Regions and Coffee Flavours

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An image of coffee beans obscured by a coffee tree. This is on the top of a blog on Bean Merchant that discusses the regional varieties in coffee beans

There are many variations throughout the different coffee producing regions. Many of these are down to different factors like the climate of the area, the altitude that the coffee beans are farmed at, and the processing methods of the region. There are ‘expected’ flavours that come out of each region, but there are always variations of these. It’s important to not just judge a bean by the region it came from, but to look at all the aspects of it’s farming and processing. Below are a few of the generic taste profiles of some of the regions.

Brazil Coffee Flavours

Brazil are the largest coffee producer in the world. Because of their medium altitude, they tend to have a heavy body (a feel more like cream when consumed) and lend themselves more to espresso brewing. Flavour notes that typically come out of Brazilian beans are things like chocolate, spice, or nut. They also tend to have more of a lingering aftertaste than other regions’ beans.

Kenya Coffee Flavours

Kenyan beans, like many of the African countries tend to be grown at a very high altitude, over 1500m above sea level. Because of this, its hot climate, and its processing methods, coffee beans from Kenya tend to be very fruity. You might find that they are also quite acidic, giving off a refreshing tartness not unlike black current or lemon-ish. Kenyan coffees could be described as tasting like tropical fruit, and are usually relatively expensive. It’s best to enjoy this coffee black, because it’s easier to taste the intricacies of the flavours.

Central America Coffee Flavours

When we talk about Central America, we are thinking about places like Mexico, Guatemala, and Costa Rica (Colombia gets its own section). Central America often produces coffee that is bright and clean which means it’s like trim milk or water in its mouth feel. They produce traces of fruit and nuts, which often lend themselves to cocoa and spice flavours. Varying amounts of acidity can be found in the beans, balanced with smooth, sugar browning sweetness, chocolate, or butter flavours.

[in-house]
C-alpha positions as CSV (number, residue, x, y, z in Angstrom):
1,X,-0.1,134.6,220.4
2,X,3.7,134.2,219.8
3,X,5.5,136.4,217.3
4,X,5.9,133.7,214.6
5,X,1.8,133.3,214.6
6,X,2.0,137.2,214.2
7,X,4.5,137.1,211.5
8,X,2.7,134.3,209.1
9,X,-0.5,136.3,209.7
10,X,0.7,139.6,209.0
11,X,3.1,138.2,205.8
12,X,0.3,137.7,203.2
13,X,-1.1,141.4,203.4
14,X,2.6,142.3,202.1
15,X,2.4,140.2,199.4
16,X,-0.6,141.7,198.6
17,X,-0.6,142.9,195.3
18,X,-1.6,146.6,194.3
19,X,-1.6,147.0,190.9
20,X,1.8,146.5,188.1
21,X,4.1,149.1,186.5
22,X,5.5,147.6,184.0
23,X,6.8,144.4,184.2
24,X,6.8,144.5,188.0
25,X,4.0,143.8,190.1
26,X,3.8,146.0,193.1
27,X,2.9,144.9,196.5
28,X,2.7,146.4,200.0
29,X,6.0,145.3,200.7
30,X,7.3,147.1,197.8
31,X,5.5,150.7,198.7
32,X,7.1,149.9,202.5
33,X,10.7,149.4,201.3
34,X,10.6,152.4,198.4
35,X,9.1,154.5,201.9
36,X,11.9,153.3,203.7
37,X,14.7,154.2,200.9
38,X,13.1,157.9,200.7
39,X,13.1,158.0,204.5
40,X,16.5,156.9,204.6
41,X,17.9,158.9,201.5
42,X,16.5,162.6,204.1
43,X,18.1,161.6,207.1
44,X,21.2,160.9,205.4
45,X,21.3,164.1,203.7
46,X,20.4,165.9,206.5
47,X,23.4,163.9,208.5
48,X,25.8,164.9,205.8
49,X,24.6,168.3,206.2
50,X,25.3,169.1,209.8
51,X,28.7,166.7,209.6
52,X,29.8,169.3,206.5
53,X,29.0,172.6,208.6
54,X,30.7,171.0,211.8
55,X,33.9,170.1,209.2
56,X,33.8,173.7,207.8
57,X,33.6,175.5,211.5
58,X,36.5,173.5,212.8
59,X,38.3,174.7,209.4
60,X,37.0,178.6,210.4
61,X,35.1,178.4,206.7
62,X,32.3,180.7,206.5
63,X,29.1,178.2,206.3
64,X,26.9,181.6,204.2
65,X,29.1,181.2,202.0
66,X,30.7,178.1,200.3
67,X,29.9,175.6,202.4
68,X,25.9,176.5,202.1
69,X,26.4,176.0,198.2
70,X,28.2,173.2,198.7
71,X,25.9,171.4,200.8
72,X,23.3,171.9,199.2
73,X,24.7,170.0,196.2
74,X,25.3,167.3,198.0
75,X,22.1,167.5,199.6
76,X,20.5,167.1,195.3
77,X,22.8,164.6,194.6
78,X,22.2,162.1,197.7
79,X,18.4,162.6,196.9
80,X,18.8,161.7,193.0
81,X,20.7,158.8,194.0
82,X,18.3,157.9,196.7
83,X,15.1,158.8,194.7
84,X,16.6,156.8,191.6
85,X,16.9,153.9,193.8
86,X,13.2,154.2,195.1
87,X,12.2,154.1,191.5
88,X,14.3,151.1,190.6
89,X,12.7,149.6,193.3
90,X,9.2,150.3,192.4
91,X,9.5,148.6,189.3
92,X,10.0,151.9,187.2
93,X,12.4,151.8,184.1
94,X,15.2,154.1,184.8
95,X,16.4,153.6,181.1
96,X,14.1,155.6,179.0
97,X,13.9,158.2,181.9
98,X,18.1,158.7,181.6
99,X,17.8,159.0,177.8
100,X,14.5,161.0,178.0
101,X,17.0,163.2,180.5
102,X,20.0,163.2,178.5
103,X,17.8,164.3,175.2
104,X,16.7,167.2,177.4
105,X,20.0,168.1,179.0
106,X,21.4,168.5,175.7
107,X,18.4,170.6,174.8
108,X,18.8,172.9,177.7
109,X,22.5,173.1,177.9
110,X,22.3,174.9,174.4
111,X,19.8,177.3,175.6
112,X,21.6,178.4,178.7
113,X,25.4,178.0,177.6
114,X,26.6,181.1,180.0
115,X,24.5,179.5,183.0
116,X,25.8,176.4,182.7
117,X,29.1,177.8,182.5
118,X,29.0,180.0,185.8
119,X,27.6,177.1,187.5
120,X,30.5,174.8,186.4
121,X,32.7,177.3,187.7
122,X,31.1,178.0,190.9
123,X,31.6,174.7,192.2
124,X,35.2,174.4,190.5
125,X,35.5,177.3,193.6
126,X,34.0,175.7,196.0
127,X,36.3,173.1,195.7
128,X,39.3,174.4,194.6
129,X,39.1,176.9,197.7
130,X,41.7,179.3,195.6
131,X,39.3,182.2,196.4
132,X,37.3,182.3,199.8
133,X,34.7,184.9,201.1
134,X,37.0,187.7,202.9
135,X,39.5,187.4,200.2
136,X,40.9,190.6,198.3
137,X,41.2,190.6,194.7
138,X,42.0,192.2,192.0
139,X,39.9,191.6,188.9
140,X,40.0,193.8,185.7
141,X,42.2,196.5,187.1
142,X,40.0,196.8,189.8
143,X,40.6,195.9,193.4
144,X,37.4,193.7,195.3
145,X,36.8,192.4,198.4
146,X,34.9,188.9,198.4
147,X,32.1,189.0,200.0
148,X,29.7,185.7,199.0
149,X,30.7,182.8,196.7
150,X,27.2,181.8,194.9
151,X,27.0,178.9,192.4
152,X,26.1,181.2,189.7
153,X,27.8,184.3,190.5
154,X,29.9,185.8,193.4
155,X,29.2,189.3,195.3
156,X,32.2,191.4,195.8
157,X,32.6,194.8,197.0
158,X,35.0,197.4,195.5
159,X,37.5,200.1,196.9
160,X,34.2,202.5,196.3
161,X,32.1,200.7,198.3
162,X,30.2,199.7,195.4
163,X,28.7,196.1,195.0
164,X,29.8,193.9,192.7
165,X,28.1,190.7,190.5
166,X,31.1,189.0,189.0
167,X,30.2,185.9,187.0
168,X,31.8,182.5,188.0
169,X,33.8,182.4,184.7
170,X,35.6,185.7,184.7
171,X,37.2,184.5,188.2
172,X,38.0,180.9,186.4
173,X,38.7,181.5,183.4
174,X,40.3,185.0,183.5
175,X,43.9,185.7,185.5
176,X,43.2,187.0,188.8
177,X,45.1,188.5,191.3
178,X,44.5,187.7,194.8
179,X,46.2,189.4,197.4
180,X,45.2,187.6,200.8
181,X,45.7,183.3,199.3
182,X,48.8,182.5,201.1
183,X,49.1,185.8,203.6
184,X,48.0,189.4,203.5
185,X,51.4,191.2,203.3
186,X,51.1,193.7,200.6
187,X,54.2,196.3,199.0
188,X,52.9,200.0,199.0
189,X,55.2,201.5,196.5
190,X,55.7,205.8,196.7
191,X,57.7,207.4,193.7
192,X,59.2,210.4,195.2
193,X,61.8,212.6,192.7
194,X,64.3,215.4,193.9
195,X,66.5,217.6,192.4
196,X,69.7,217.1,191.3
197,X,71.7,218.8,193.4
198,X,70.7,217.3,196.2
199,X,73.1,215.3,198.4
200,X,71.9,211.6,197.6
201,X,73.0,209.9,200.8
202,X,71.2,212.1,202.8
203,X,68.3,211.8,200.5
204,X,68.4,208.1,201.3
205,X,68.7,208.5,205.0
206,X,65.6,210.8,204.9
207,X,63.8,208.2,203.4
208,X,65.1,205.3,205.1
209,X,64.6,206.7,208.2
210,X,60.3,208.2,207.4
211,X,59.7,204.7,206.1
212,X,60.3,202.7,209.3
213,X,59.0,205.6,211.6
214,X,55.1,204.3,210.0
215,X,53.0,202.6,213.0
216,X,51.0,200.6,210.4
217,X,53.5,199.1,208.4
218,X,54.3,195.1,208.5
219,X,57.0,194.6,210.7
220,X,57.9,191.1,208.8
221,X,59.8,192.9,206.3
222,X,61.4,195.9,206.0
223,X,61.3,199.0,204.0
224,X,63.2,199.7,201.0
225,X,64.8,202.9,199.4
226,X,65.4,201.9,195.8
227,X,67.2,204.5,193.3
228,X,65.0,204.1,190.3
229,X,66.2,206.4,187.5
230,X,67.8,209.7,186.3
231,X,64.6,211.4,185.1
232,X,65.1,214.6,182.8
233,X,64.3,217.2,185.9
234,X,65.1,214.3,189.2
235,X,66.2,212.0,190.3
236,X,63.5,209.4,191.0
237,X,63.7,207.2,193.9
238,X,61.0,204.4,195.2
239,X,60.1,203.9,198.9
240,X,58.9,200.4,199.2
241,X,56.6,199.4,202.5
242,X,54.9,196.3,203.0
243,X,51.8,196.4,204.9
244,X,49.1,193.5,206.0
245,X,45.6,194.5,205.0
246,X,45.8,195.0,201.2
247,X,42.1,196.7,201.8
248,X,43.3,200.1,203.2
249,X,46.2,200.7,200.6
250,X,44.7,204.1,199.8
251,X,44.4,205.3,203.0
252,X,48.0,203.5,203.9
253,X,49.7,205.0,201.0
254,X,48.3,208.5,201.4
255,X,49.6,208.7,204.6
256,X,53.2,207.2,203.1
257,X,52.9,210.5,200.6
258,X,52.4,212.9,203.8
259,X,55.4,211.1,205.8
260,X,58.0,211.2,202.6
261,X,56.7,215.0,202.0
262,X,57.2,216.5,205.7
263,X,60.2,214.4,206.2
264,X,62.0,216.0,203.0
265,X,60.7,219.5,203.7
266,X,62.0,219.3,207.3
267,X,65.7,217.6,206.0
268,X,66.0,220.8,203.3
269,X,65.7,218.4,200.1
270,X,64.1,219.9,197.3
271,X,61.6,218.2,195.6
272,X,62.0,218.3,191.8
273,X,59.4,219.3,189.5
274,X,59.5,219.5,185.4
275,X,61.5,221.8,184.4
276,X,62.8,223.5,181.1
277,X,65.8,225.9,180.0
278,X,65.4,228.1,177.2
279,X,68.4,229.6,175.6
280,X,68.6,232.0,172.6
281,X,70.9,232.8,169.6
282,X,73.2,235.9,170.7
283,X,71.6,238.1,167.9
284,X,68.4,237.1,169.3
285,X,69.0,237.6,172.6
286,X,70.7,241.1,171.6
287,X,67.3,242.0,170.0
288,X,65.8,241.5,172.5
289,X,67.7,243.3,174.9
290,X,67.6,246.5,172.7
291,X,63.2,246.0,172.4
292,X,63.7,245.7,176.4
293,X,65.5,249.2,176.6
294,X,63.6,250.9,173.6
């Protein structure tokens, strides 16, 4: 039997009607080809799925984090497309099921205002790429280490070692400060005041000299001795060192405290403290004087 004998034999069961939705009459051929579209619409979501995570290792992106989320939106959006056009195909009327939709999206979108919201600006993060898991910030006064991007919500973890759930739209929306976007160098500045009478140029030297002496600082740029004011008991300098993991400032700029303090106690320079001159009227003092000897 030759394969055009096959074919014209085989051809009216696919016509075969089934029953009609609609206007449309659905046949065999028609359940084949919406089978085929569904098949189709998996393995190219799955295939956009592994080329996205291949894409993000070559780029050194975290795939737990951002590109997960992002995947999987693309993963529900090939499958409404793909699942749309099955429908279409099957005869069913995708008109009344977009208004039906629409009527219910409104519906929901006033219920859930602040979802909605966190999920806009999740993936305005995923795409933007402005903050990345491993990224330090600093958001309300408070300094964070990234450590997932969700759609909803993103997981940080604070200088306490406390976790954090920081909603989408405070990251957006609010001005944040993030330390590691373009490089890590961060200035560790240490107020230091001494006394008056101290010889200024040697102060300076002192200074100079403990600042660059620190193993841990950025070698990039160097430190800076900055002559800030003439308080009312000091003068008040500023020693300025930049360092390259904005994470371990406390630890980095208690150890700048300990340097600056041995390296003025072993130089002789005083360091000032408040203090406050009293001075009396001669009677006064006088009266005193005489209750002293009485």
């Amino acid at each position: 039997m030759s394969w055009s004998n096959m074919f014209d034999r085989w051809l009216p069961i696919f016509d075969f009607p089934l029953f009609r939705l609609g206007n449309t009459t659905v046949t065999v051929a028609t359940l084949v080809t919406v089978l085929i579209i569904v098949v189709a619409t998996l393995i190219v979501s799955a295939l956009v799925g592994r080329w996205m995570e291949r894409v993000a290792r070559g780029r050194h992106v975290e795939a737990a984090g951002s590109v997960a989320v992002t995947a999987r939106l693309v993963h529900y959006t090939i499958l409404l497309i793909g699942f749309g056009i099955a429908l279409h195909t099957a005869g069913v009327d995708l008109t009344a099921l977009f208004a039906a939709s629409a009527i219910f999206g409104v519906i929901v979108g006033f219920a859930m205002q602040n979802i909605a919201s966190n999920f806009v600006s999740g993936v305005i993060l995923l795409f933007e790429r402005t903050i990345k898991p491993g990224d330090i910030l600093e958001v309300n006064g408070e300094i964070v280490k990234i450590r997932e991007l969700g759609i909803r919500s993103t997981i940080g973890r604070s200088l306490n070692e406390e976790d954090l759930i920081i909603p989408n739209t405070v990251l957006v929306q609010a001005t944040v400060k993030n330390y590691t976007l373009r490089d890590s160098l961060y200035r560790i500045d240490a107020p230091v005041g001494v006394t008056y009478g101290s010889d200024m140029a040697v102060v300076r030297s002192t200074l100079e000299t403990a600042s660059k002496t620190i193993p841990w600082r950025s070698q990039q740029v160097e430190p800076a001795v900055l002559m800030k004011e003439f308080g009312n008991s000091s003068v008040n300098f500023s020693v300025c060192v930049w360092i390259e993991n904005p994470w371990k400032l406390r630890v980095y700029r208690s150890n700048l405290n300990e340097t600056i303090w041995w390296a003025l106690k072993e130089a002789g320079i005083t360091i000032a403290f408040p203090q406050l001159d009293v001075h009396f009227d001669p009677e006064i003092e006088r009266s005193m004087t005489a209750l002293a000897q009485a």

Colombia Coffee Flavours

Colombian coffee represents for many the “classic” cup of coffee. If you think of a warm, nutty, chocolatey cup of coffee, you’re thinking of a Colombian coffee bean brew. Low acidity usually comes out of Colombia, meaning you get a smooth drink in your cup without that acidy aftertaste. Colombian coffee beans often deliver a clean cup, meaning the mouth feel is usually like water or trim milk. A nutty undertone with chocolate or caramel flavours are common from this region.

Ethiopia Coffee Flavours:

Like much of Africa, coffee beans out of Ethiopia tend to have floral flavours with a tea like consistency due to the high altitude and warm climate. Depending on the way they have been processed, they could also have a consistency like wine, heavier than other coffees. You might find some lemongrass or jasmine hints in your cup, or perhaps some syrupy, strong berry flavours.


Because of the low altitude in Indonesia, coffee coming out of this region is usually dark and almost earthy. Many notes could be akin to unsweetened, or dark cocoa. Some coffee may have a stouty, or mushroomy like consistency and take to dark roasting incredibly well. Great to have through your espresso machine with milk.

Regions in my Cup

There are many different regions to choose from when looking at importing coffee beans. Most coffee roasters will either try to have a range, or will specialise in one region over the others. Many of the regions flavours are impacted by the processing methods, climates and altitudes, so you can’t make a decision based on just the region alone, but need to take all of the aspects into account. Our quiz can do this for you, answer a few questions about your flavour profile and we’ll match you with coffee that suits your tastes from around the world.



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